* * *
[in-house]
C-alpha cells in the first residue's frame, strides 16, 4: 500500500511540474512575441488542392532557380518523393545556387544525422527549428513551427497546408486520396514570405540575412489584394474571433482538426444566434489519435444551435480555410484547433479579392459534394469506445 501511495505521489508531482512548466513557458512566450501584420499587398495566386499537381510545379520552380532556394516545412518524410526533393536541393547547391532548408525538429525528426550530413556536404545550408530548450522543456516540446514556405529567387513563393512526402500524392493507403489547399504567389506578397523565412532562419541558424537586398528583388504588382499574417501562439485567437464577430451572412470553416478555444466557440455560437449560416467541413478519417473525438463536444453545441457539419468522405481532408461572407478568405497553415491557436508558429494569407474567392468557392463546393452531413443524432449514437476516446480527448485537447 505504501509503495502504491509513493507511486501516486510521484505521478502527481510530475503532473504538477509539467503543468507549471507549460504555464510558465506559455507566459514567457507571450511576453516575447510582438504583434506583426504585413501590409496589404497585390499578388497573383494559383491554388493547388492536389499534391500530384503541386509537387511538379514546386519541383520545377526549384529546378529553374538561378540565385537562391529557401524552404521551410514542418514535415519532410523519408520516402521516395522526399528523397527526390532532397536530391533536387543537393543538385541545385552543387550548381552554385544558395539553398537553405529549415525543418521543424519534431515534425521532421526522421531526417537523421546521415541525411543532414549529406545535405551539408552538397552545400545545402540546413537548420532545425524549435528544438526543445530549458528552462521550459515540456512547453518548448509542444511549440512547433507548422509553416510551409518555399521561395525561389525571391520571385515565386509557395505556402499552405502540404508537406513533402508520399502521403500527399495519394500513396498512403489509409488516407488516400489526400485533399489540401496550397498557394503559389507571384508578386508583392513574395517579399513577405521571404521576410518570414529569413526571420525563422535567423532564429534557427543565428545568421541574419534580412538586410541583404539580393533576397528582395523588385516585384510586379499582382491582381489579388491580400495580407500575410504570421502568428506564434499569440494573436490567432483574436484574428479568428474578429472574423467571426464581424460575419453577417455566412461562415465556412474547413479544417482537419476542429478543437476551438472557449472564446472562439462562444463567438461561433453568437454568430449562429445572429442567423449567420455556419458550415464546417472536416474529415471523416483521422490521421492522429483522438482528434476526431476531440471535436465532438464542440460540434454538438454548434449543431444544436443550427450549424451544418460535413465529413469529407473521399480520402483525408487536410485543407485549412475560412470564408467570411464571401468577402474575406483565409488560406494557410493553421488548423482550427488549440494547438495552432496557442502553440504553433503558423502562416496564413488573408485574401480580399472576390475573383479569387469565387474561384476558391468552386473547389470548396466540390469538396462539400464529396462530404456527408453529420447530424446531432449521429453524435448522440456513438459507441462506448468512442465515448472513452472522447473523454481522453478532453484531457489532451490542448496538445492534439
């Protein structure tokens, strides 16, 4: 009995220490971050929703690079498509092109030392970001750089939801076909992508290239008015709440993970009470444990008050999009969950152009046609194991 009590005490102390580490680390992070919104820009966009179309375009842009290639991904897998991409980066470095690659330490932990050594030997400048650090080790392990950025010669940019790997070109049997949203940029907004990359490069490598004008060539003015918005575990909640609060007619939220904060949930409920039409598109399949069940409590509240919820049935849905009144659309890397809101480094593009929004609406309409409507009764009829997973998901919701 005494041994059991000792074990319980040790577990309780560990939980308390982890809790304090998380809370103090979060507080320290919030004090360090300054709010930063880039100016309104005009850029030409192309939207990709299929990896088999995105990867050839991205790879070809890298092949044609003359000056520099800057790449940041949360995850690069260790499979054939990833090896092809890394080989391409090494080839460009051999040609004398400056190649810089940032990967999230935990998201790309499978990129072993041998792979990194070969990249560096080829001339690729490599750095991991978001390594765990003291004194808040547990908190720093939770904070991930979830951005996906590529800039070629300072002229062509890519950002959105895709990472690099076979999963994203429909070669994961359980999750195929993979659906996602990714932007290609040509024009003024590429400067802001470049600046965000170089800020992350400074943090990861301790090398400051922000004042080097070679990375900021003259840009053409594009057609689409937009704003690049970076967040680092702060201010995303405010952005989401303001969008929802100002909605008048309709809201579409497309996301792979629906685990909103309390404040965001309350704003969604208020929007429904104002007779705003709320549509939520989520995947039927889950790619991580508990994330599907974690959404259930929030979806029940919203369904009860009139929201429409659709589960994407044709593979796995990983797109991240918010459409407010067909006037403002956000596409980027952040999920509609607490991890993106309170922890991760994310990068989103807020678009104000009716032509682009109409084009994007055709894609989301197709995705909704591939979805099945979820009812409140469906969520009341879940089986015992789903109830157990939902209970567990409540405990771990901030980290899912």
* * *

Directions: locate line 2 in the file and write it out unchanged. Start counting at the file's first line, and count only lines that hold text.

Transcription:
C-alpha cells in the first residue's frame, strides 16, 4: 500500500511540474512575441488542392532557380518523393545556387544525422527549428513551427497546408486520396514570405540575412489584394474571433482538426444566434489519435444551435480555410484547433479579392459534394469506445 501511495505521489508531482512548466513557458512566450501584420499587398495566386499537381510545379520552380532556394516545412518524410526533393536541393547547391532548408525538429525528426550530413556536404545550408530548450522543456516540446514556405529567387513563393512526402500524392493507403489547399504567389506578397523565412532562419541558424537586398528583388504588382499574417501562439485567437464577430451572412470553416478555444466557440455560437449560416467541413478519417473525438463536444453545441457539419468522405481532408461572407478568405497553415491557436508558429494569407474567392468557392463546393452531413443524432449514437476516446480527448485537447 505504501509503495502504491509513493507511486501516486510521484505521478502527481510530475503532473504538477509539467503543468507549471507549460504555464510558465506559455507566459514567457507571450511576453516575447510582438504583434506583426504585413501590409496589404497585390499578388497573383494559383491554388493547388492536389499534391500530384503541386509537387511538379514546386519541383520545377526549384529546378529553374538561378540565385537562391529557401524552404521551410514542418514535415519532410523519408520516402521516395522526399528523397527526390532532397536530391533536387543537393543538385541545385552543387550548381552554385544558395539553398537553405529549415525543418521543424519534431515534425521532421526522421531526417537523421546521415541525411543532414549529406545535405551539408552538397552545400545545402540546413537548420532545425524549435528544438526543445530549458528552462521550459515540456512547453518548448509542444511549440512547433507548422509553416510551409518555399521561395525561389525571391520571385515565386509557395505556402499552405502540404508537406513533402508520399502521403500527399495519394500513396498512403489509409488516407488516400489526400485533399489540401496550397498557394503559389507571384508578386508583392513574395517579399513577405521571404521576410518570414529569413526571420525563422535567423532564429534557427543565428545568421541574419534580412538586410541583404539580393533576397528582395523588385516585384510586379499582382491582381489579388491580400495580407500575410504570421502568428506564434499569440494573436490567432483574436484574428479568428474578429472574423467571426464581424460575419453577417455566412461562415465556412474547413479544417482537419476542429478543437476551438472557449472564446472562439462562444463567438461561433453568437454568430449562429445572429442567423449567420455556419458550415464546417472536416474529415471523416483521422490521421492522429483522438482528434476526431476531440471535436465532438464542440460540434454538438454548434449543431444544436443550427450549424451544418460535413465529413469529407473521399480520402483525408487536410485543407485549412475560412470564408467570411464571401468577402474575406483565409488560406494557410493553421488548423482550427488549440494547438495552432496557442502553440504553433503558423502562416496564413488573408485574401480580399472576390475573383479569387469565387474561384476558391468552386473547389470548396466540390469538396462539400464529396462530404456527408453529420447530424446531432449521429453524435448522440456513438459507441462506448468512442465515448472513452472522447473523454481522453478532453484531457489532451490542448496538445492534439